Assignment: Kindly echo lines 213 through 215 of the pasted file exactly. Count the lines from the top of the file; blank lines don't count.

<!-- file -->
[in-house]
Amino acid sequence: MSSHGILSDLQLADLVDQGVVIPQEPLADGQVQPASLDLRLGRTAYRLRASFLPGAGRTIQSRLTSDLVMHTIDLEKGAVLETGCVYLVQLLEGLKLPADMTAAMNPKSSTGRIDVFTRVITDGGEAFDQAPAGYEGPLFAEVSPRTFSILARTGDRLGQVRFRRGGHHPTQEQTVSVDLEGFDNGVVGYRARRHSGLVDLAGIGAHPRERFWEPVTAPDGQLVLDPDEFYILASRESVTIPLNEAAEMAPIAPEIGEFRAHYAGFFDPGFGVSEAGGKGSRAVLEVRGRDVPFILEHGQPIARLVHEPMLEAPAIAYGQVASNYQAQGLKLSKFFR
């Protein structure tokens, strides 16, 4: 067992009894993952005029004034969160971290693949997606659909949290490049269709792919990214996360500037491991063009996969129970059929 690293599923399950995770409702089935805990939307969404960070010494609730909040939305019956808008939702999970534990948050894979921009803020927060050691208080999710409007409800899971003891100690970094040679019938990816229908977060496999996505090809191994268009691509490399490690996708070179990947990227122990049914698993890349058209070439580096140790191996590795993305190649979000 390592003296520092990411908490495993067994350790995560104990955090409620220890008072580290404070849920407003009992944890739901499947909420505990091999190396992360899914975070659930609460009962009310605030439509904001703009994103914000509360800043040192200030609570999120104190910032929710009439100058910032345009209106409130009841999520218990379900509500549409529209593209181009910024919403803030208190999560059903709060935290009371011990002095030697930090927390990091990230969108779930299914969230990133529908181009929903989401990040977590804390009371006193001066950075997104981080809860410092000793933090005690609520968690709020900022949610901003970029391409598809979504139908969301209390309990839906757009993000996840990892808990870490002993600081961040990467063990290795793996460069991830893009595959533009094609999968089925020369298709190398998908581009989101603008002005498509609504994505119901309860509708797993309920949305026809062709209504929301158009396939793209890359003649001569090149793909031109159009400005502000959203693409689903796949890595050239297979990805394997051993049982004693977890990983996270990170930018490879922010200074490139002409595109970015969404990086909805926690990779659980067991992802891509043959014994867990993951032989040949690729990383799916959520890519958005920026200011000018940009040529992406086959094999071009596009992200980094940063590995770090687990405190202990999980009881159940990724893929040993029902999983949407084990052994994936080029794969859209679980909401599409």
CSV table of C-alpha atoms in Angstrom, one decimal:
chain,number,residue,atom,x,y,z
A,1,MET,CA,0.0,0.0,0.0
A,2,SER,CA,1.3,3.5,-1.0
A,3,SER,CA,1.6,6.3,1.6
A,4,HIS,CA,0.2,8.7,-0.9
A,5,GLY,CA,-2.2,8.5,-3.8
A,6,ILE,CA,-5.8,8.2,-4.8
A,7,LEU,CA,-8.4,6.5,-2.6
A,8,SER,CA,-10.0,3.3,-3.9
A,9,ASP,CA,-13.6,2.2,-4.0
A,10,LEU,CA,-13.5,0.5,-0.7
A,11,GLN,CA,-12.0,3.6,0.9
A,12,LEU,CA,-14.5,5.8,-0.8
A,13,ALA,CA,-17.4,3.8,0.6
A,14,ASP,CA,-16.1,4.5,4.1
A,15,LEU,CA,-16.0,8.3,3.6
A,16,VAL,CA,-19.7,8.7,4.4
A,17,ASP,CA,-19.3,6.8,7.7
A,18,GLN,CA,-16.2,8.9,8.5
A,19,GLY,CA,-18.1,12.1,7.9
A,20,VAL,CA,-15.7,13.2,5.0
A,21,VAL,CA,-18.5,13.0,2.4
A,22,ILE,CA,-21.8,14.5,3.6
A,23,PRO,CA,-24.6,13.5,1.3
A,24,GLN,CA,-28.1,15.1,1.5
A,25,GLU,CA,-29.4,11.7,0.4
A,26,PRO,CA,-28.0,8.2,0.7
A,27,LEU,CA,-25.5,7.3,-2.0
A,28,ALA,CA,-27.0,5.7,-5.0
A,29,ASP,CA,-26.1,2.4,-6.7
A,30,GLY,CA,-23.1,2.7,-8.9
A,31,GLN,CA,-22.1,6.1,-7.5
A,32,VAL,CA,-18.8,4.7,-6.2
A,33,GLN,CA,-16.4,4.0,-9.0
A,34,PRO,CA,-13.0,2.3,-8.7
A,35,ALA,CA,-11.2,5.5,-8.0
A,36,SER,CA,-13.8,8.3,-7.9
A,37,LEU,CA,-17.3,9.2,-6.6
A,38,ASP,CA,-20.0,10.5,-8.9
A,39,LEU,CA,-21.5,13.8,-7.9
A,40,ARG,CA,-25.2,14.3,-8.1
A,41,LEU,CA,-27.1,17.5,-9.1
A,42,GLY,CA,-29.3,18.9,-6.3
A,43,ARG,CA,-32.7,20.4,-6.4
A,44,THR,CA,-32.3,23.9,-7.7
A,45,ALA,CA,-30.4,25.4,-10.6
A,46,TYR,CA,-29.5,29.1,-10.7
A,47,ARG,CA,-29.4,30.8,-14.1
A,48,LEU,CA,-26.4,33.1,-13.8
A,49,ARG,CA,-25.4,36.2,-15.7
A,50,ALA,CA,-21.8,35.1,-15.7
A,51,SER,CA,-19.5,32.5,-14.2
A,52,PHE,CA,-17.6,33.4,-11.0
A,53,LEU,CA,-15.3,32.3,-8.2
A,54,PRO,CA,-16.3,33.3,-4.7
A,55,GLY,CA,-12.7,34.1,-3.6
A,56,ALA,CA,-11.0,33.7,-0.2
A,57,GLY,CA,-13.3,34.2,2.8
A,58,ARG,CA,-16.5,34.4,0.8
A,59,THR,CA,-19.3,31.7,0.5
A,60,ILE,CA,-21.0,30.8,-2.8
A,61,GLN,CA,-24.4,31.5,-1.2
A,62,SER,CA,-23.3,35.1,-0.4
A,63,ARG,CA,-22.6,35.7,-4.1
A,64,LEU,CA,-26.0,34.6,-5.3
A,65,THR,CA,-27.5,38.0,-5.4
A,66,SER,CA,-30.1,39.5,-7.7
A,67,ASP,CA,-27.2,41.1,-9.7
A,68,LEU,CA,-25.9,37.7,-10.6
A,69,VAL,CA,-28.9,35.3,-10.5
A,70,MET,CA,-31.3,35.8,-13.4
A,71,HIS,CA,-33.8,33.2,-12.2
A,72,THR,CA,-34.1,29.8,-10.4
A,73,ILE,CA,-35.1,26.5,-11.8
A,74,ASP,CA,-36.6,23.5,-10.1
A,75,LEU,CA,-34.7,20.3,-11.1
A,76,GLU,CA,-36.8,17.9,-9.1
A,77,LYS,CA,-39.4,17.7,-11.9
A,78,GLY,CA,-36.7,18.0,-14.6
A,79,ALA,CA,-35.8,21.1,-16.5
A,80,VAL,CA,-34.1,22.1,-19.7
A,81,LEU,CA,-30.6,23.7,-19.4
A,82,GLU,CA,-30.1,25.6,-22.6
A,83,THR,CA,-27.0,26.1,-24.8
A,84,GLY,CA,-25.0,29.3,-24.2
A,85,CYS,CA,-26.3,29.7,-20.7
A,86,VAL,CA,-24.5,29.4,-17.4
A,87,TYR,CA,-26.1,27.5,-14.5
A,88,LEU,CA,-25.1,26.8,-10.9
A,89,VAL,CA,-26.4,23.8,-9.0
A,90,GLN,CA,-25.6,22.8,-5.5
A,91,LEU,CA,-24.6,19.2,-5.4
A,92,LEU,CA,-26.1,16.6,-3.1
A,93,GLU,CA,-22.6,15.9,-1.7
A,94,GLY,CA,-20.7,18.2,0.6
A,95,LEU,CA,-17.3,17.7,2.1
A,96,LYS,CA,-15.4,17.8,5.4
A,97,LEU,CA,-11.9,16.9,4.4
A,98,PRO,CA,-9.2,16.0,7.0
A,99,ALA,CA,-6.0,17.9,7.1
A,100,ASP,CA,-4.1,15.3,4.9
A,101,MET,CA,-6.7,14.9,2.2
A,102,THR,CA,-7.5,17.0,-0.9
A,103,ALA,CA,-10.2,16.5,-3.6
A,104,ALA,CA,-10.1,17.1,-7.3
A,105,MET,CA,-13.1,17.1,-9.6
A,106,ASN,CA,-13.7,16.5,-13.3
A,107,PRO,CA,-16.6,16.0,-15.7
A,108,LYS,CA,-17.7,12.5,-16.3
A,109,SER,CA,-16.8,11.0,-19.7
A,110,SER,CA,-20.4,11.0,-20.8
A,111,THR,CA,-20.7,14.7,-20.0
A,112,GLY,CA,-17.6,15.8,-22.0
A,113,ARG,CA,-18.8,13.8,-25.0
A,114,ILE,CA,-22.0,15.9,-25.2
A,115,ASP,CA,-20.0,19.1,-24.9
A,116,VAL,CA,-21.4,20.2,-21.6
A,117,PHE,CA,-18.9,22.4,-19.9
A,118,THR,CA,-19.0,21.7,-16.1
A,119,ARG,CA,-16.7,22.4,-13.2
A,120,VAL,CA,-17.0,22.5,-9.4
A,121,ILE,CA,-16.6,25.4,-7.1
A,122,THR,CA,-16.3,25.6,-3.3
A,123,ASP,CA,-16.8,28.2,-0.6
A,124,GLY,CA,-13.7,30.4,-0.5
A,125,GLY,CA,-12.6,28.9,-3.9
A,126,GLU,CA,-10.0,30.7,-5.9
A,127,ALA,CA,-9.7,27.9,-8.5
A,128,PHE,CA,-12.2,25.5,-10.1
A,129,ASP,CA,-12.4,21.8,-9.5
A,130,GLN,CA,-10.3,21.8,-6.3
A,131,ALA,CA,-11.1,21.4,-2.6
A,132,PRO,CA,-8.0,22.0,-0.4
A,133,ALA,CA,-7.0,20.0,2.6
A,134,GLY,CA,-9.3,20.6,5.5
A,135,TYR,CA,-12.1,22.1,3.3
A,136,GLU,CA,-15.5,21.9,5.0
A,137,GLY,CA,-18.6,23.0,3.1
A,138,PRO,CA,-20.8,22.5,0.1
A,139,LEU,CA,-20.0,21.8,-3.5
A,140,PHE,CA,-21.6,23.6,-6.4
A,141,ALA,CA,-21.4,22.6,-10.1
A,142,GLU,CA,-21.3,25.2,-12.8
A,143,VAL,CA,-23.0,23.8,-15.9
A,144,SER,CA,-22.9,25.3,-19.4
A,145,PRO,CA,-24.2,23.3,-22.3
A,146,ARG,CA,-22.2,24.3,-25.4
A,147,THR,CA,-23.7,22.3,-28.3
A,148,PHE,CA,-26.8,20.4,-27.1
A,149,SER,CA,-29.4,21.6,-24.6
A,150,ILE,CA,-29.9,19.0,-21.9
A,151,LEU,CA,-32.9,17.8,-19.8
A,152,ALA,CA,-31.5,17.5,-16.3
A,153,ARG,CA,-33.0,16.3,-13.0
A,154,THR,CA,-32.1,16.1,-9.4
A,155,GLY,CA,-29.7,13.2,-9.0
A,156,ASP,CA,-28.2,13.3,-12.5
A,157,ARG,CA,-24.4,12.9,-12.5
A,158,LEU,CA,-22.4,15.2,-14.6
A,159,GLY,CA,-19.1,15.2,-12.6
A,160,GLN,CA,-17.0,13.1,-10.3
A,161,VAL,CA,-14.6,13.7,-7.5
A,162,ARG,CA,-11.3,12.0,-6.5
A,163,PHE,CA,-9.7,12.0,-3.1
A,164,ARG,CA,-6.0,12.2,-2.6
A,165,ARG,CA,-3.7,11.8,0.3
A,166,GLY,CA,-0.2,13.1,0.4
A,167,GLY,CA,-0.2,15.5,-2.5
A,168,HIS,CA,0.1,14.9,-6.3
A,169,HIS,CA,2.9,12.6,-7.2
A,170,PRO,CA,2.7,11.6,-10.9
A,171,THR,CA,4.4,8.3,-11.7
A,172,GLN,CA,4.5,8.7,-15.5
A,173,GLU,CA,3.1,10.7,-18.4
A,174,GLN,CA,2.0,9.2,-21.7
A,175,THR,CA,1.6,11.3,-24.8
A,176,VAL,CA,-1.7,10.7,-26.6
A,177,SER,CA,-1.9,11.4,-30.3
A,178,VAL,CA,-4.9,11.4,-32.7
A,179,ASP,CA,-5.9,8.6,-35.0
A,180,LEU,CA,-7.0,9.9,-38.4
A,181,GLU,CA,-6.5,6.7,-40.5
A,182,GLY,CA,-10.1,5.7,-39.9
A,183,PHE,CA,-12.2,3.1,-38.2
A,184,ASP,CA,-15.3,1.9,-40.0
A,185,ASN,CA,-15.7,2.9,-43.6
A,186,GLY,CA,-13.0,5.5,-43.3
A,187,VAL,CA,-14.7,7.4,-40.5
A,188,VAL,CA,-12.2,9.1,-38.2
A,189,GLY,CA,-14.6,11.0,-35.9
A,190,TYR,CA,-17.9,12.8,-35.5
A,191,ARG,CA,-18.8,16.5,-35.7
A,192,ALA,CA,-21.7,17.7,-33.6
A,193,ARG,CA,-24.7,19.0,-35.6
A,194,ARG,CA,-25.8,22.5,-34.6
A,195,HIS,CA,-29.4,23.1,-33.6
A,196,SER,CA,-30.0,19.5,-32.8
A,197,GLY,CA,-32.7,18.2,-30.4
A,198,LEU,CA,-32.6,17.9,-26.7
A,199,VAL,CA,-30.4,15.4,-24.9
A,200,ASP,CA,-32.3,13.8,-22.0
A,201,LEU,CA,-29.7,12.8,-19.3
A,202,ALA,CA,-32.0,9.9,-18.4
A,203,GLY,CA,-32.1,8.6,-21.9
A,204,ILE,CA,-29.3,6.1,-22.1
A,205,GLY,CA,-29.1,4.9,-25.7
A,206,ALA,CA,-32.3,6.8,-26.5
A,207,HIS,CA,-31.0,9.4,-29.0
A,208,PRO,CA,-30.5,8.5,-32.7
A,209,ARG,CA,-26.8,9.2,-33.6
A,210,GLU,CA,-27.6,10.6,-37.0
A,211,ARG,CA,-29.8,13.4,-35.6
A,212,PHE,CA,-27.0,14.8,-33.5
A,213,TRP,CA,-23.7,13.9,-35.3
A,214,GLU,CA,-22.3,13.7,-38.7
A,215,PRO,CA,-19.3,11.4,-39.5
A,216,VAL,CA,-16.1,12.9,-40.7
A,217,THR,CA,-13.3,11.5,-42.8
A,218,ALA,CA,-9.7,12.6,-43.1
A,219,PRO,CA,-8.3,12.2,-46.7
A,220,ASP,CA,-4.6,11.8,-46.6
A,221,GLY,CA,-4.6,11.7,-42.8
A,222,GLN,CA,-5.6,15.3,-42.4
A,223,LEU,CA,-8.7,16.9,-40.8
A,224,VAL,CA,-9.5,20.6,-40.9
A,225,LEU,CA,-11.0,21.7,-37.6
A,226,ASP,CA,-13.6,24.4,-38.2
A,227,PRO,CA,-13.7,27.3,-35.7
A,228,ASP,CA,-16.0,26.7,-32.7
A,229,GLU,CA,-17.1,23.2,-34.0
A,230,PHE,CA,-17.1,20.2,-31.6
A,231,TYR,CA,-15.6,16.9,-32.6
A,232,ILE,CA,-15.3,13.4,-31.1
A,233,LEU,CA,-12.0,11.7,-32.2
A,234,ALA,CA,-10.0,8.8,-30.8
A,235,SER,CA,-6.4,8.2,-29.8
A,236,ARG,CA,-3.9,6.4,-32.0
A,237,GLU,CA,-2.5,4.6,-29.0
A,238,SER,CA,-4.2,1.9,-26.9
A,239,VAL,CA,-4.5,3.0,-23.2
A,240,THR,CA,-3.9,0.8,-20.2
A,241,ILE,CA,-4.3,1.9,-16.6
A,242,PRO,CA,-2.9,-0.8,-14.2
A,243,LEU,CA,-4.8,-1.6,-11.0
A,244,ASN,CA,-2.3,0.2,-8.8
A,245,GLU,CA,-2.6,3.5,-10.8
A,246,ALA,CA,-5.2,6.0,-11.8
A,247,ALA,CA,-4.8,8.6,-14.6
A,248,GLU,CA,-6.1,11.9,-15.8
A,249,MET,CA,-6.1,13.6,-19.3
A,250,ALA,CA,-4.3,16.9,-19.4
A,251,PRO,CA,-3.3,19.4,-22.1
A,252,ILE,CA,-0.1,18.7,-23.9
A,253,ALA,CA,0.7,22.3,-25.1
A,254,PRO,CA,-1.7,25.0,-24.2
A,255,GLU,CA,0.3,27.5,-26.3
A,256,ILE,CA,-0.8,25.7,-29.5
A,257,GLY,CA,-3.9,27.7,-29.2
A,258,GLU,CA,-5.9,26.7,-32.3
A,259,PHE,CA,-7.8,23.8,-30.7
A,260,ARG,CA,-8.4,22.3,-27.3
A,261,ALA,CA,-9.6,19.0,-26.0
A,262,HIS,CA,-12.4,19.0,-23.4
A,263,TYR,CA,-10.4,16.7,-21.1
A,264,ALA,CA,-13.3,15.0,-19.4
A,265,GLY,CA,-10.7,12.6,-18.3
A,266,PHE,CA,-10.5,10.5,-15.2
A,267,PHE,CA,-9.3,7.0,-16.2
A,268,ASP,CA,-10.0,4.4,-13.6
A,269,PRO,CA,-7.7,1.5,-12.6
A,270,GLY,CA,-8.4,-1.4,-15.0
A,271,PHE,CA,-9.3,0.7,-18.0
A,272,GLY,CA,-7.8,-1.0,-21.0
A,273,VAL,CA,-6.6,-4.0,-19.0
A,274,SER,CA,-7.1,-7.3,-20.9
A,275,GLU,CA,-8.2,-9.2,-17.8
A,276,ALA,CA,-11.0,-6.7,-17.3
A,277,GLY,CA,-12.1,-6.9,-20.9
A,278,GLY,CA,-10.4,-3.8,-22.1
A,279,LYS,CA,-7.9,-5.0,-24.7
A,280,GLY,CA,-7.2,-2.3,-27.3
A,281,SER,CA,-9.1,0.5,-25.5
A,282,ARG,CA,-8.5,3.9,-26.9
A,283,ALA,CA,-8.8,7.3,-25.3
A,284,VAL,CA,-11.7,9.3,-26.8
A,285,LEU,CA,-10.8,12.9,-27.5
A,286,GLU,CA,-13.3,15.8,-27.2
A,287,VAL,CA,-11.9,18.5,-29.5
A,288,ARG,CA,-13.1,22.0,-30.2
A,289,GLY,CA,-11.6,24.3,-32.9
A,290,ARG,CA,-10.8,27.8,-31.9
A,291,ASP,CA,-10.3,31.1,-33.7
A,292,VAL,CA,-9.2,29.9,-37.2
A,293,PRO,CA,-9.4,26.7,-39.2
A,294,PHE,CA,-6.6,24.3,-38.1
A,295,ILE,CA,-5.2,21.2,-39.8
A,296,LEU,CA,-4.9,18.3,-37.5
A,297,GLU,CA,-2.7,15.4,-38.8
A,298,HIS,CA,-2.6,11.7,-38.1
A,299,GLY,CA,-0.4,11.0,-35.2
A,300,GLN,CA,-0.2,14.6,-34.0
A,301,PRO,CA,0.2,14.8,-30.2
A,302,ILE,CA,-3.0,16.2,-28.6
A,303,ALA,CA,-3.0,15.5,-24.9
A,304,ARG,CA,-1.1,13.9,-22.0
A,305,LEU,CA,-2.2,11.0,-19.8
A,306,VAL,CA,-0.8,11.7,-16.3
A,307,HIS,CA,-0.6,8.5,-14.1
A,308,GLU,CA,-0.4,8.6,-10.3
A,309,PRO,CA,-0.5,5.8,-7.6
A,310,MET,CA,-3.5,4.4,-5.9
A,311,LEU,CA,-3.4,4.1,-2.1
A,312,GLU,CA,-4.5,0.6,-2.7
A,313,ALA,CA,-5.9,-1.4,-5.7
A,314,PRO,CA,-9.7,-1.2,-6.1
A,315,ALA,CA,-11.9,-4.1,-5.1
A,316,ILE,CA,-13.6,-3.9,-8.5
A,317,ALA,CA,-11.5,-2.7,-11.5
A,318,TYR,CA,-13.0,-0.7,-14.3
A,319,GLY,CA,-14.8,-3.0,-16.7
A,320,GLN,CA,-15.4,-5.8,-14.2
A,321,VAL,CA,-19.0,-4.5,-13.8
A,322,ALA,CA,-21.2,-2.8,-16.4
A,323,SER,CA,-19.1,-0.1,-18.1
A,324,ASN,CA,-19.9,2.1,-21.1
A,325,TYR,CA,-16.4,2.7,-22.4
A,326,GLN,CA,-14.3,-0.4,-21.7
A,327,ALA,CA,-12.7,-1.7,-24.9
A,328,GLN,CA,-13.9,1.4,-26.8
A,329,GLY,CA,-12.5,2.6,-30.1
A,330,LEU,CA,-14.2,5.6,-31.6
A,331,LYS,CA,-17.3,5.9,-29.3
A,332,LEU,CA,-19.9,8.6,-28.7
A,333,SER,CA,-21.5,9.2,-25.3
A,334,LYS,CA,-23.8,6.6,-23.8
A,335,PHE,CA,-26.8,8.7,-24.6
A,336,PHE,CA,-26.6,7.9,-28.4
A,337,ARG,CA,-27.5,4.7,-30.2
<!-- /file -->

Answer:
A,208,PRO,CA,-30.5,8.5,-32.7
A,209,ARG,CA,-26.8,9.2,-33.6
A,210,GLU,CA,-27.6,10.6,-37.0